Perfect Vegan Pesto – Connoisseurus Veg

This vegan pesto is perfect for pasta, pizzas, salads and more! It whips up in minutes and requires only six ingredients to make.

Bowl of Vegan Pesto on a wooden surface surrounded by basil leaves and pine nuts.

Ah, pesto. Pesto is one of my favorite things in the whole world.

But alas, pesto, by default, isn’t vegan.

Traditional pesto is made with Parmesan cheese, in case you didn’t know. There are a few vegan brands out there, but I can’t always find them at the store. And that makes life tough when you LOVE pesto as much as I do.

So I make it myself.

The good news is that that’s pretty easy to do! By simply omitting the Parmesan cheese, we can convert a traditional pesto recipe to vegan-friendly. This vegan pesto recipe is super simple! And it doesn’t even taste all that different from the conventional stuff, I promise.

But if you are missing the cheesy flavor in your pesto, I have a solution for that, which you can apply if you choose. Read on to learn all you need to know.

Jump to:

Ingredients You’ll Need

  • Basil. Fresh basil is the key ingredient and flavor in homemade pesto. You will need a lot of it. If you can grow your own basil plant, fantastic! If buying store bought, you’ll probably need at least 3 or 4 medium sized bunches. Large leaf Italian basil or sweet Genovese are the types you’d use for conventional pesto, but you can absolutely experiment with different varieties.
  • Pine nuts. Pine nuts are traditionally used for pesto, but they can be replaced with other seeds or nuts if they’re unavailable. Walnuts and sunflower seeds make great substitutes. You can also try my pistachio pesto recipe.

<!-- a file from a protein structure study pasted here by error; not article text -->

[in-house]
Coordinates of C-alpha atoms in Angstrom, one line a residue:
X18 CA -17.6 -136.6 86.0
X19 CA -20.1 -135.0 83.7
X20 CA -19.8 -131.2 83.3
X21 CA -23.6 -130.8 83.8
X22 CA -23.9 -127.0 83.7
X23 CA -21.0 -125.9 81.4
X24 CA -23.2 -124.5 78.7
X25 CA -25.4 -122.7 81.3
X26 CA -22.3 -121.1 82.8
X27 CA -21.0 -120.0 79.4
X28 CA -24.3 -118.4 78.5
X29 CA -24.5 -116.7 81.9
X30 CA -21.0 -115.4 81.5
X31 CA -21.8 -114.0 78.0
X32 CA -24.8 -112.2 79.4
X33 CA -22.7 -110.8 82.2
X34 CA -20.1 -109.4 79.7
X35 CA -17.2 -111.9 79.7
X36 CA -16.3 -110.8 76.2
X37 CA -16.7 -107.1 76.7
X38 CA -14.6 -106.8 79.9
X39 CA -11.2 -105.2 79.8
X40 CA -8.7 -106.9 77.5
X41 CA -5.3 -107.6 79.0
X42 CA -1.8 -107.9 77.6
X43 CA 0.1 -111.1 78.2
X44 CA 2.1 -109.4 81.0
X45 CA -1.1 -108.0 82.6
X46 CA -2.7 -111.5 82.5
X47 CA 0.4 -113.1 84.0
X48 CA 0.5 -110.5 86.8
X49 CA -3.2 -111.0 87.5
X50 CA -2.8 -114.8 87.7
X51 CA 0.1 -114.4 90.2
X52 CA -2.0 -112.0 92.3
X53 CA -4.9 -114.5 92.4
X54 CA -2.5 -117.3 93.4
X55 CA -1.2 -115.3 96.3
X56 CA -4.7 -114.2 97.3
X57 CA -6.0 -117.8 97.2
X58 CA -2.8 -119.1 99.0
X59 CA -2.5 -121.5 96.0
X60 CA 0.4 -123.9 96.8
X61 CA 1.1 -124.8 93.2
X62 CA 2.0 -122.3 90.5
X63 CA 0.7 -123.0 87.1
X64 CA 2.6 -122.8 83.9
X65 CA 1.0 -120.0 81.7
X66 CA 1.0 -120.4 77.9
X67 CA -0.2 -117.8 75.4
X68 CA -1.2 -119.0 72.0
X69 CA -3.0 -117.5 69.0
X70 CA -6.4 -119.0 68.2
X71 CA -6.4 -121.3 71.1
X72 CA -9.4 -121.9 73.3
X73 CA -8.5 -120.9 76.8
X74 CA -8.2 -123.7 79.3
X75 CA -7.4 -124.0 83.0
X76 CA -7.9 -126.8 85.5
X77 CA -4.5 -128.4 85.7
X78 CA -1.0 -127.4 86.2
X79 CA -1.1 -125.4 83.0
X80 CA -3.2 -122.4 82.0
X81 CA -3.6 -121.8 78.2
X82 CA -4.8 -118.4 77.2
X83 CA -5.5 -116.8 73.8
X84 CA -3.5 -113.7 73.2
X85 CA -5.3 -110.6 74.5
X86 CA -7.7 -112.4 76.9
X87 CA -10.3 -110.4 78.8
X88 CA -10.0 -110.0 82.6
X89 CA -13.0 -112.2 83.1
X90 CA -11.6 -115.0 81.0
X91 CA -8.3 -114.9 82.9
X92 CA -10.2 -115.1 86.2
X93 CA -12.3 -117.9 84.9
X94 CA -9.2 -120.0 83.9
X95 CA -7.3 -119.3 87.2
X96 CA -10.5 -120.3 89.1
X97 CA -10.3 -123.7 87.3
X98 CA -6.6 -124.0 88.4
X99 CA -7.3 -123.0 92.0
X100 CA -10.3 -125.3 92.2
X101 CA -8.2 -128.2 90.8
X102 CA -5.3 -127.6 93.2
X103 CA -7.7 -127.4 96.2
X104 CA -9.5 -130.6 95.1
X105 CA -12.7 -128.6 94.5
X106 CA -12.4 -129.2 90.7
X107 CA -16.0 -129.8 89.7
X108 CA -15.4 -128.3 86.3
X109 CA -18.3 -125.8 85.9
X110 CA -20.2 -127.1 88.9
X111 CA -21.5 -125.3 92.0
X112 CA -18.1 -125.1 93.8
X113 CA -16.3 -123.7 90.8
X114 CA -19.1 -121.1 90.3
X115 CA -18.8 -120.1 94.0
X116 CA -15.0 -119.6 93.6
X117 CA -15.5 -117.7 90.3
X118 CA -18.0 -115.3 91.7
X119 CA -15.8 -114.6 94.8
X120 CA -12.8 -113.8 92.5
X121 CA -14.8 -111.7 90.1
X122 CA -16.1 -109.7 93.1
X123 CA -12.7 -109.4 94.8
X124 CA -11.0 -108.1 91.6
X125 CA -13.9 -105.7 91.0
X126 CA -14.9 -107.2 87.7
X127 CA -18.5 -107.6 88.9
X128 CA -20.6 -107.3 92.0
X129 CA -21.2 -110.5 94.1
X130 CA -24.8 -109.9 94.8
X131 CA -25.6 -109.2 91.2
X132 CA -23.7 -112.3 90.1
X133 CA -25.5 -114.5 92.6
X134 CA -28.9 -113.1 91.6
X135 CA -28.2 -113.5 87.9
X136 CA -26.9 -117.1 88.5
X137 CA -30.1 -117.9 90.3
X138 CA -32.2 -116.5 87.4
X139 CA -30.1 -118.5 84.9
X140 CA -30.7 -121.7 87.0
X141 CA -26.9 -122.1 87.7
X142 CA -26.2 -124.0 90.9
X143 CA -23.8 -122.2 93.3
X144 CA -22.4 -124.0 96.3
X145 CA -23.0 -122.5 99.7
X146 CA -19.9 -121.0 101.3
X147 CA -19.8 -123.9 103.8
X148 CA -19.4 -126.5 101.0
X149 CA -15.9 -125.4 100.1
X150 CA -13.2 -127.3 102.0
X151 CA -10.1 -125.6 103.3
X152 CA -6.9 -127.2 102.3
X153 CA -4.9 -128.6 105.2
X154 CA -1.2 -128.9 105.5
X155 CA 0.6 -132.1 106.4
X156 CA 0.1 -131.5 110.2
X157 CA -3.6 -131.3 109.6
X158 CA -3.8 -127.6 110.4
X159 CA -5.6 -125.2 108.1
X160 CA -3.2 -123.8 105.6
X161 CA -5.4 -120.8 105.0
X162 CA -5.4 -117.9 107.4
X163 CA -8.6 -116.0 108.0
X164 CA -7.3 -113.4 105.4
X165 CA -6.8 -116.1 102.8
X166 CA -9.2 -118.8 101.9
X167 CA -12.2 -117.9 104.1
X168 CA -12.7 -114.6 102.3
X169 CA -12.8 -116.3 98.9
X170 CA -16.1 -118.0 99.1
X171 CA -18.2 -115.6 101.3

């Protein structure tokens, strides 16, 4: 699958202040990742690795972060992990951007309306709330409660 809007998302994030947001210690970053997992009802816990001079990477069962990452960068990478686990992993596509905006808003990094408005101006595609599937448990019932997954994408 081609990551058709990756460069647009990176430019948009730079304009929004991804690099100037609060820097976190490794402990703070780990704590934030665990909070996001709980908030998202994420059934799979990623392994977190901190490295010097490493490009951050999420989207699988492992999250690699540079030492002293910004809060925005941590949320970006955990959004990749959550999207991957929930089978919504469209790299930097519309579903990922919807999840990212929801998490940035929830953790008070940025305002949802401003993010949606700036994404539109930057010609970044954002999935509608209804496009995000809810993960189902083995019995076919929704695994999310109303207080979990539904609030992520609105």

• Garlic.
  • Salt & pepper.
  • Lemon juice. A bit of freshly squeezed lemon juice is optional, but it’s great for adding a little zip to your pesto that might be missing since we’re not using cheese.
  • Olive oil. Use a good quality extra virgin olive oil.

Variation: If you really find yourself missing the flavor of cheese in your pesto, try adding a bit of nutritional yeast or vegan Parmesan cheese.

How It’s Made

The following is a detailed photo tutorial on how to make this dish. Scroll all the way down if you’d like to skip right to the recipe!

  • Place your basil, pine nuts, garlic, salt, pepper, and lemon juice into a food processor bowl, along with half of your olive oil.

Tip: Don’t have a food processor? A blender should work for this recipe, but you’ll probably have to do quite a bit of scraping the inside of the pitcher and rearranging the contents in order to get everything blended. You could also grind your ingredients in batches using a mortar & pestle.

Basil, pine nuts, garlic, salt and pepper in a food processor bowl.
  • Begin running the machine. Once the ingredients are pretty well mixed and finely chopped, start drizzling in the rest of your olive oil.
  • You can stop adding oil once the pesto reaches your desired thickness.

Tip: Want to reduce the fat/oil content of your pesto? Replace up to half of the oil with water. This will alter the consistency of the sauce, but it will still taste great.